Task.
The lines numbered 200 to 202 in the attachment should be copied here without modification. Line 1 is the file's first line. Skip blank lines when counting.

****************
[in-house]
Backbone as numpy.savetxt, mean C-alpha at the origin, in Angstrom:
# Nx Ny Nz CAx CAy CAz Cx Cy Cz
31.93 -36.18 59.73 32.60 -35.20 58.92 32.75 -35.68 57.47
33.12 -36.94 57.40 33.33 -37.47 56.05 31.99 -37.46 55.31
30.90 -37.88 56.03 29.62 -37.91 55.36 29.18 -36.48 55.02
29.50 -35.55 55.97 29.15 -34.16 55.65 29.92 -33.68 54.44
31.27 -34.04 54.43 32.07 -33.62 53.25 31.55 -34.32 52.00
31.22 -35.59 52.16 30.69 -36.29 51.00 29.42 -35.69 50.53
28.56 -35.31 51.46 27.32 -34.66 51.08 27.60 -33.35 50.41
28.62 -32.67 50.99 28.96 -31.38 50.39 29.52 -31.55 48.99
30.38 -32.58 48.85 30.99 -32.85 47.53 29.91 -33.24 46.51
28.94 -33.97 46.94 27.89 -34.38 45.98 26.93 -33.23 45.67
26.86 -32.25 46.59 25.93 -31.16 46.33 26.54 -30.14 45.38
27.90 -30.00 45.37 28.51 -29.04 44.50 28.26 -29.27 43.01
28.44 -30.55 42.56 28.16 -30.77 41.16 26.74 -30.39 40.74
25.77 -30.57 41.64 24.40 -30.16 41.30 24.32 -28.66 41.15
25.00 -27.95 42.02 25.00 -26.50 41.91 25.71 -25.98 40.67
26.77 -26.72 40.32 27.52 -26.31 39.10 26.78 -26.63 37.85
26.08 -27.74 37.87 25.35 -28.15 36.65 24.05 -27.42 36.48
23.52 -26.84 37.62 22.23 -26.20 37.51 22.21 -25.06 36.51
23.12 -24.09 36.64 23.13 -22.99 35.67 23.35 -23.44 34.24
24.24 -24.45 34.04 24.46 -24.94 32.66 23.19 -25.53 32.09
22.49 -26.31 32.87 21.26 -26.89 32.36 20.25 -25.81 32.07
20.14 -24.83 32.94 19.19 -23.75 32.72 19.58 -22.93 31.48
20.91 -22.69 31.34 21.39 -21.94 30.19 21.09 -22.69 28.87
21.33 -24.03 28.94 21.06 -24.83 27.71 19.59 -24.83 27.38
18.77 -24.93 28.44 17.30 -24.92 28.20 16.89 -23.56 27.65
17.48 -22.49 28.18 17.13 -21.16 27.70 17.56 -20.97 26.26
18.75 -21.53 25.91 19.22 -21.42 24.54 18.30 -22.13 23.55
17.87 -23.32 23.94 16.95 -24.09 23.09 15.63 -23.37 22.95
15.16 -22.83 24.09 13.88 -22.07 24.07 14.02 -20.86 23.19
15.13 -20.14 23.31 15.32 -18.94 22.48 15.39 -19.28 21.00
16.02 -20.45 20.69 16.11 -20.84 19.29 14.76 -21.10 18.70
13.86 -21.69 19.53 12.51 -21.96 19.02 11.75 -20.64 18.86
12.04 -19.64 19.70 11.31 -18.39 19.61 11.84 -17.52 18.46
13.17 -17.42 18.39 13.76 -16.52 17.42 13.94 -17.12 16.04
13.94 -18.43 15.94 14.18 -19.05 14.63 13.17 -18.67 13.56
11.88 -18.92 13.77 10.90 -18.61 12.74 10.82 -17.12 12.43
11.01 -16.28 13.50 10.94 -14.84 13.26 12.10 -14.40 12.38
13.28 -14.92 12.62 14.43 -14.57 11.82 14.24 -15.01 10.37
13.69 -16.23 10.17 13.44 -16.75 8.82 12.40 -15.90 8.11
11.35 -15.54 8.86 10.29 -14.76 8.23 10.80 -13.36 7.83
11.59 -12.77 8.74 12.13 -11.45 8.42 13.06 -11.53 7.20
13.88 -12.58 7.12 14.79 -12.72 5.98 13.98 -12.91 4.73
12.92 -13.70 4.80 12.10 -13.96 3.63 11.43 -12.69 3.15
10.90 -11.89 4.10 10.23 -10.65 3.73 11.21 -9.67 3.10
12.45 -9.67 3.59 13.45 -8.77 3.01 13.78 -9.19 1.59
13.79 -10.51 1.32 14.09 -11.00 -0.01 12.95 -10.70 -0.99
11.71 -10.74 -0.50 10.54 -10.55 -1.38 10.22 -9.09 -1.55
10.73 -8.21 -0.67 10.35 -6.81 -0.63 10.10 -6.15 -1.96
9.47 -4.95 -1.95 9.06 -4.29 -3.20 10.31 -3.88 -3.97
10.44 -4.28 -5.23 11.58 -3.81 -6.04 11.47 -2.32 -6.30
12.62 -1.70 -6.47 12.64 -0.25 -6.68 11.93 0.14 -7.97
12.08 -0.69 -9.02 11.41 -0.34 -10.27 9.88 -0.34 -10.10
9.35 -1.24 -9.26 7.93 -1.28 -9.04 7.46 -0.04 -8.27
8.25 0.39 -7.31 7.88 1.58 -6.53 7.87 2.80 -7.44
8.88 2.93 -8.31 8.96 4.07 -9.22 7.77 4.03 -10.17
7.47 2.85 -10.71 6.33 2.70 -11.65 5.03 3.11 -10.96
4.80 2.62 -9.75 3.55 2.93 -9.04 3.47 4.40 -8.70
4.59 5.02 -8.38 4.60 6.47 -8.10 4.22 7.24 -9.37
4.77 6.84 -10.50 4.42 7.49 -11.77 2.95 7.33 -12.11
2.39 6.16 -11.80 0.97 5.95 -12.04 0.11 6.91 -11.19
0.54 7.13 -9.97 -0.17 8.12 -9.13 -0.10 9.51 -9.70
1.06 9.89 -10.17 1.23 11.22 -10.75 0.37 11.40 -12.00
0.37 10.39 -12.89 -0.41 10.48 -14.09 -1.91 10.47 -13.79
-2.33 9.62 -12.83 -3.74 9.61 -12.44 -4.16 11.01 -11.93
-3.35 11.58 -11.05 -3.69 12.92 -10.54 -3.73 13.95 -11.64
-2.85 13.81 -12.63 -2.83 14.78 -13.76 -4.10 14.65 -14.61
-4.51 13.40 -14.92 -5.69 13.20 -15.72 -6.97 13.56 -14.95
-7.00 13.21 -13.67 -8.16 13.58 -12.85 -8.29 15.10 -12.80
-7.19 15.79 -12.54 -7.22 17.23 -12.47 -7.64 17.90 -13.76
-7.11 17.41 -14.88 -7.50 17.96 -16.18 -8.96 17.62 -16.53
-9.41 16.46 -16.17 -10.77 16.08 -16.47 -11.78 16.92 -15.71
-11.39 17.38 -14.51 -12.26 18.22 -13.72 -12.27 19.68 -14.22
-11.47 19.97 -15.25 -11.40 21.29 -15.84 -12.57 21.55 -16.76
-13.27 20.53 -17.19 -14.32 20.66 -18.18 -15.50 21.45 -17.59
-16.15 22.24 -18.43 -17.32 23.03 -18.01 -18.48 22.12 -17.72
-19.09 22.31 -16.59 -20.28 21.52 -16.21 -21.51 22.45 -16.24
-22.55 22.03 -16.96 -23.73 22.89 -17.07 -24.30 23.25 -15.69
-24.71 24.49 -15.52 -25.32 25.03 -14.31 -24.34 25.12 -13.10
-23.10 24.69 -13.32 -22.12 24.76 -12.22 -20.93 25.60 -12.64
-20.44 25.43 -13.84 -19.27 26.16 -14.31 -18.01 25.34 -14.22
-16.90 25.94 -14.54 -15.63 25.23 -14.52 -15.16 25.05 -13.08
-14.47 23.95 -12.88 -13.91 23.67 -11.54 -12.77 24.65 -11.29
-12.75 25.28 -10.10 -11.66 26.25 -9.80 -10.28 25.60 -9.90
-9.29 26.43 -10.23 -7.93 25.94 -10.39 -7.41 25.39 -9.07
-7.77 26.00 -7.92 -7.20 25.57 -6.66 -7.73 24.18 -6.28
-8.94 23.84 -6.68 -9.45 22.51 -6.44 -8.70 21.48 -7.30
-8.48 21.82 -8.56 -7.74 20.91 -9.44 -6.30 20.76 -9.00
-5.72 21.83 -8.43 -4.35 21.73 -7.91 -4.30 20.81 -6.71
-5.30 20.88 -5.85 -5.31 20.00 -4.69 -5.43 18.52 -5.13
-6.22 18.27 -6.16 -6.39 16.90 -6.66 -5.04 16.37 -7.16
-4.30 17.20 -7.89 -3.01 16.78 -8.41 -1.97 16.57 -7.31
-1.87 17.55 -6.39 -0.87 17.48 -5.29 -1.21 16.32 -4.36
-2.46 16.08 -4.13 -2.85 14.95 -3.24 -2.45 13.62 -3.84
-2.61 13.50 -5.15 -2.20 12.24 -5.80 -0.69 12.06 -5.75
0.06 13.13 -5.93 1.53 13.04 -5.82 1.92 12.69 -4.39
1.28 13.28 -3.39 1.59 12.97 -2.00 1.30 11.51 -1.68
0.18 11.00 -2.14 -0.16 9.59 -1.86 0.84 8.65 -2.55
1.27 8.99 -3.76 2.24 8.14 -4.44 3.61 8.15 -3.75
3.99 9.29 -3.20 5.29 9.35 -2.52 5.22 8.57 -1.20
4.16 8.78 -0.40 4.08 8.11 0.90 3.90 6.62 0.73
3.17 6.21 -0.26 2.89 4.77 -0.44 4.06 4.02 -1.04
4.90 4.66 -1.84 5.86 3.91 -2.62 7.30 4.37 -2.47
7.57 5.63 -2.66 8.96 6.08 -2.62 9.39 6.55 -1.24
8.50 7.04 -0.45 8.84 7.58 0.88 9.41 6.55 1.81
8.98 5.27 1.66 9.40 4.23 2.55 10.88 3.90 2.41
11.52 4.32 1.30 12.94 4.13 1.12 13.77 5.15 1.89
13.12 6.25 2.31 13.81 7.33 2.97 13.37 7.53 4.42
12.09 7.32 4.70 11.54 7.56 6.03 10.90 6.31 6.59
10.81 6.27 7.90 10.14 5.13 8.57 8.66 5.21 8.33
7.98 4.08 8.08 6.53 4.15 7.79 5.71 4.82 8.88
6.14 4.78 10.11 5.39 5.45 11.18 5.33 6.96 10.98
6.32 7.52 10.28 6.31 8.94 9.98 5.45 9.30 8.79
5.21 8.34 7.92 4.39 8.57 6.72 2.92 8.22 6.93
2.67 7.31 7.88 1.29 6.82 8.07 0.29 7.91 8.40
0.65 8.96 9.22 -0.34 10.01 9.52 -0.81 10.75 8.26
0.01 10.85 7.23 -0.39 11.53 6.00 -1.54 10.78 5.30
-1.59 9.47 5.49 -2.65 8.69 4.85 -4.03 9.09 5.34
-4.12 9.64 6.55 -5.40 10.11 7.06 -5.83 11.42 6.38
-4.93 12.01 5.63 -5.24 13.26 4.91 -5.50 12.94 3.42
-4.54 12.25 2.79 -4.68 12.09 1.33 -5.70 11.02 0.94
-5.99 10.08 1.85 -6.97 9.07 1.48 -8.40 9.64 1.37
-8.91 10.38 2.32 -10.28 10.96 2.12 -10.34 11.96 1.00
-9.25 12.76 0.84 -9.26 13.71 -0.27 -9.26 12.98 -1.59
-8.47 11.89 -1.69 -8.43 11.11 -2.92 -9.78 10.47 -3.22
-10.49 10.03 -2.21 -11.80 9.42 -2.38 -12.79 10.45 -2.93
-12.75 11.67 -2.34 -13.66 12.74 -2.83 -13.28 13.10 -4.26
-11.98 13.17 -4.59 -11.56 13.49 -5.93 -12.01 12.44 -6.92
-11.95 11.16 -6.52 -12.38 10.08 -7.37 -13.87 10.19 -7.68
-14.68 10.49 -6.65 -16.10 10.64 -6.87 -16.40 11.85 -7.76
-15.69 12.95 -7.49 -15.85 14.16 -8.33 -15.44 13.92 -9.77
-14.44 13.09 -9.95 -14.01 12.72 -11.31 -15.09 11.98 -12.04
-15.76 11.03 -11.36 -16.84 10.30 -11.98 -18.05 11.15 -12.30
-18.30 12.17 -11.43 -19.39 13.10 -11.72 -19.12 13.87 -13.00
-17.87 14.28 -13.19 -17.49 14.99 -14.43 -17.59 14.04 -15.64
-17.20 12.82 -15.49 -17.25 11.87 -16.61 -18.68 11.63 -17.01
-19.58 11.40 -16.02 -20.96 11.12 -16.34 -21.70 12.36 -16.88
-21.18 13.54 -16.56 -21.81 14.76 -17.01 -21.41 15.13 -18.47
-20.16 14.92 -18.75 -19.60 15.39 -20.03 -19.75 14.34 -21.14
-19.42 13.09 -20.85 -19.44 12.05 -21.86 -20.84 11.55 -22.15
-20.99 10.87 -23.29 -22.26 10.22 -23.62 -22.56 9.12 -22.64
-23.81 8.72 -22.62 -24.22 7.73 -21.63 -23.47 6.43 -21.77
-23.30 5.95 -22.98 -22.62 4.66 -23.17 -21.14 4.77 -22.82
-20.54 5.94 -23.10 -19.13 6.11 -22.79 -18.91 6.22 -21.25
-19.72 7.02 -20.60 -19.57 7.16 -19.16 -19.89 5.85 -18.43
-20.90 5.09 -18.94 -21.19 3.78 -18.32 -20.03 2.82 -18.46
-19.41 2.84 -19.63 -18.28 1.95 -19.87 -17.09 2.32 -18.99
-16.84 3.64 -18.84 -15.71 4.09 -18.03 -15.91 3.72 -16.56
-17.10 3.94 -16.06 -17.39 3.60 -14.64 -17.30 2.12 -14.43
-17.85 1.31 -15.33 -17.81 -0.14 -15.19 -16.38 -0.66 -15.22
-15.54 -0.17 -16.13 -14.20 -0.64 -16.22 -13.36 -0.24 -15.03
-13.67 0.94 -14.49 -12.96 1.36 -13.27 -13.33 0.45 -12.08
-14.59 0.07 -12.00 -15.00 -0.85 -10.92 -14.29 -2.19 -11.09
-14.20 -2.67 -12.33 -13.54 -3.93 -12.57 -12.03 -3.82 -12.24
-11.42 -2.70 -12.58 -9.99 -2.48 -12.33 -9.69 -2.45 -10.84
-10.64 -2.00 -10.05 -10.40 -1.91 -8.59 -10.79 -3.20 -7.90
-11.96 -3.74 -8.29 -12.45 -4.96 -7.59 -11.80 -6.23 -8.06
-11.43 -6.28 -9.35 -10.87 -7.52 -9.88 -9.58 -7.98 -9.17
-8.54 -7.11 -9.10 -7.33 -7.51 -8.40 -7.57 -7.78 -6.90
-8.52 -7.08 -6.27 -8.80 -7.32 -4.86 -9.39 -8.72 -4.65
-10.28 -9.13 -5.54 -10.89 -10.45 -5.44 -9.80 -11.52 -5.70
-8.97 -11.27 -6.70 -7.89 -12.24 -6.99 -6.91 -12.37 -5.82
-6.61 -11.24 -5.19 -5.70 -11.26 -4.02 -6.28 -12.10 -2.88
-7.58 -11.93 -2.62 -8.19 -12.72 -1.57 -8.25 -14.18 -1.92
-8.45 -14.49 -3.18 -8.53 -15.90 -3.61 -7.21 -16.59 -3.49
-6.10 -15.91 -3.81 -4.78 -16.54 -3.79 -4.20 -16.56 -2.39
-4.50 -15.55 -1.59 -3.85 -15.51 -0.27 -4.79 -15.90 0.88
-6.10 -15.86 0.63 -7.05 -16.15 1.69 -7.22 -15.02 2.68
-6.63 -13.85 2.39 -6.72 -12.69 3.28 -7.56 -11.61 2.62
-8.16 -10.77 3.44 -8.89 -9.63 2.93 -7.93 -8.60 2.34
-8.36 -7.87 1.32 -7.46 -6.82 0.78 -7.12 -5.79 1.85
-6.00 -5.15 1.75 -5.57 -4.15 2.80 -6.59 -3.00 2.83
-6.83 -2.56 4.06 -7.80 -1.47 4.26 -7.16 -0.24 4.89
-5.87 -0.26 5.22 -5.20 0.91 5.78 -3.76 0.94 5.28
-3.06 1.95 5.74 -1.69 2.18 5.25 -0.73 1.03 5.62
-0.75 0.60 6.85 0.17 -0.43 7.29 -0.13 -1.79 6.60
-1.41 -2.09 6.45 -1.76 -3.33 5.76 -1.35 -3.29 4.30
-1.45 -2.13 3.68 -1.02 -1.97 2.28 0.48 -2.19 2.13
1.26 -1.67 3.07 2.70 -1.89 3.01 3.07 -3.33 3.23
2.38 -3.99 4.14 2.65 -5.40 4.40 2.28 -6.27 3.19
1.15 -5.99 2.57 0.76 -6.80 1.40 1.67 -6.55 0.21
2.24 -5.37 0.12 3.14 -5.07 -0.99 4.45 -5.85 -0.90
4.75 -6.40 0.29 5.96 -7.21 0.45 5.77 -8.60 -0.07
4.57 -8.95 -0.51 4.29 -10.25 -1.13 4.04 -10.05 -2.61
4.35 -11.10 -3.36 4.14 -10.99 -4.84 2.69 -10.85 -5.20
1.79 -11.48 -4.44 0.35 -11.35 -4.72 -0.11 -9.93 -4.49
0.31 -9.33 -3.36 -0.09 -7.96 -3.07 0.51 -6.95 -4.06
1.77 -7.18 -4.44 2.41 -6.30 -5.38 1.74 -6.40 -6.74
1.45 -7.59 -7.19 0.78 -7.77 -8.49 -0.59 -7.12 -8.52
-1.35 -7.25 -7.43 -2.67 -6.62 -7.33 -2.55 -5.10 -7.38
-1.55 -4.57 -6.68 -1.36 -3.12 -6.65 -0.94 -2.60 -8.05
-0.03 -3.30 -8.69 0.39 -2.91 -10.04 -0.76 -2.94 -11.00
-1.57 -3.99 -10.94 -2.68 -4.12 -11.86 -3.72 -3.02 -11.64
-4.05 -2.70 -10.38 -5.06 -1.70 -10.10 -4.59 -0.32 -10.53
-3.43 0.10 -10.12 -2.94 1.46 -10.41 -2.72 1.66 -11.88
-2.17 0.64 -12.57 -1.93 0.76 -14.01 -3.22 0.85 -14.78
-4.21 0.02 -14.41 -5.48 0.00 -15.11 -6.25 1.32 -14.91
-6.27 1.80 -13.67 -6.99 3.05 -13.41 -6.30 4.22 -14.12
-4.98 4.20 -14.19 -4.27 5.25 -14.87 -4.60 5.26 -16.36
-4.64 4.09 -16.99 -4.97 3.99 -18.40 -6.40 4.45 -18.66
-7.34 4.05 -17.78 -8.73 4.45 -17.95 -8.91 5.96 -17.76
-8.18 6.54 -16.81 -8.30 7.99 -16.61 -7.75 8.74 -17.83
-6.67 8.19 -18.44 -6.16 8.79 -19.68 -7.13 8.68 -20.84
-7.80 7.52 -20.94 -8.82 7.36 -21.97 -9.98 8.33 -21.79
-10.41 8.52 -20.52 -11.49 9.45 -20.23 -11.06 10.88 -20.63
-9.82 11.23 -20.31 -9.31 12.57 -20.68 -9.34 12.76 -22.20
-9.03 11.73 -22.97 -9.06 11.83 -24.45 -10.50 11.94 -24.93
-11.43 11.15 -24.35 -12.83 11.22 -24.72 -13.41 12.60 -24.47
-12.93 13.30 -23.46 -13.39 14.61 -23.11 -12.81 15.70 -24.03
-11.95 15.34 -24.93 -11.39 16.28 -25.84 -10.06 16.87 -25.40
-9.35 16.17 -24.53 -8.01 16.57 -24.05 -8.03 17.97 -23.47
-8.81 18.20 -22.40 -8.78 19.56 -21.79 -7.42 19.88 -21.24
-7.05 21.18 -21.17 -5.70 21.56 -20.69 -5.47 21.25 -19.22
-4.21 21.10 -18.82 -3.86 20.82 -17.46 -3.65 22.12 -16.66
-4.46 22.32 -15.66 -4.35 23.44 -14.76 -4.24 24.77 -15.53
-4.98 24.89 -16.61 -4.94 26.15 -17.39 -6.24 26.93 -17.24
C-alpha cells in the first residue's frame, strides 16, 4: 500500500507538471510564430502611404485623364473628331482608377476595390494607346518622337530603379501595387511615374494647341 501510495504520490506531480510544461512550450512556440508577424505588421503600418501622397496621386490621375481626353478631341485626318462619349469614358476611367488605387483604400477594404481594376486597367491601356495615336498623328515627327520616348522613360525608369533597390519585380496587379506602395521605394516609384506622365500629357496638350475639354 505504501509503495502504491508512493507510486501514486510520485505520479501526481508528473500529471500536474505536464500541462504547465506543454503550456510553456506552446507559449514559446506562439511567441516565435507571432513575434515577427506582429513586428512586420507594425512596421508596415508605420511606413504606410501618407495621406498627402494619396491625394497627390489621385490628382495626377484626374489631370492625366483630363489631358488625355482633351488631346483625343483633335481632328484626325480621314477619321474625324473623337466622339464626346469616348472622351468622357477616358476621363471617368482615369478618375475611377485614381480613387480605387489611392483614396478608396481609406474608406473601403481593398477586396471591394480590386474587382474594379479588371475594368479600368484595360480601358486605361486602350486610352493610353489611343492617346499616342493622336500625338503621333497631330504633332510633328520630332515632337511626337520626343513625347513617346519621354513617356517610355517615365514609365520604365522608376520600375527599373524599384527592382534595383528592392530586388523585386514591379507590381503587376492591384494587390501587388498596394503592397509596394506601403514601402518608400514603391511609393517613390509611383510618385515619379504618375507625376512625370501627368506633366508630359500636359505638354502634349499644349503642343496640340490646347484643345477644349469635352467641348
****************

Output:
-6.27 1.80 -13.67 -6.99 3.05 -13.41 -6.30 4.22 -14.12
-4.98 4.20 -14.19 -4.27 5.25 -14.87 -4.60 5.26 -16.36
-4.64 4.09 -16.99 -4.97 3.99 -18.40 -6.40 4.45 -18.66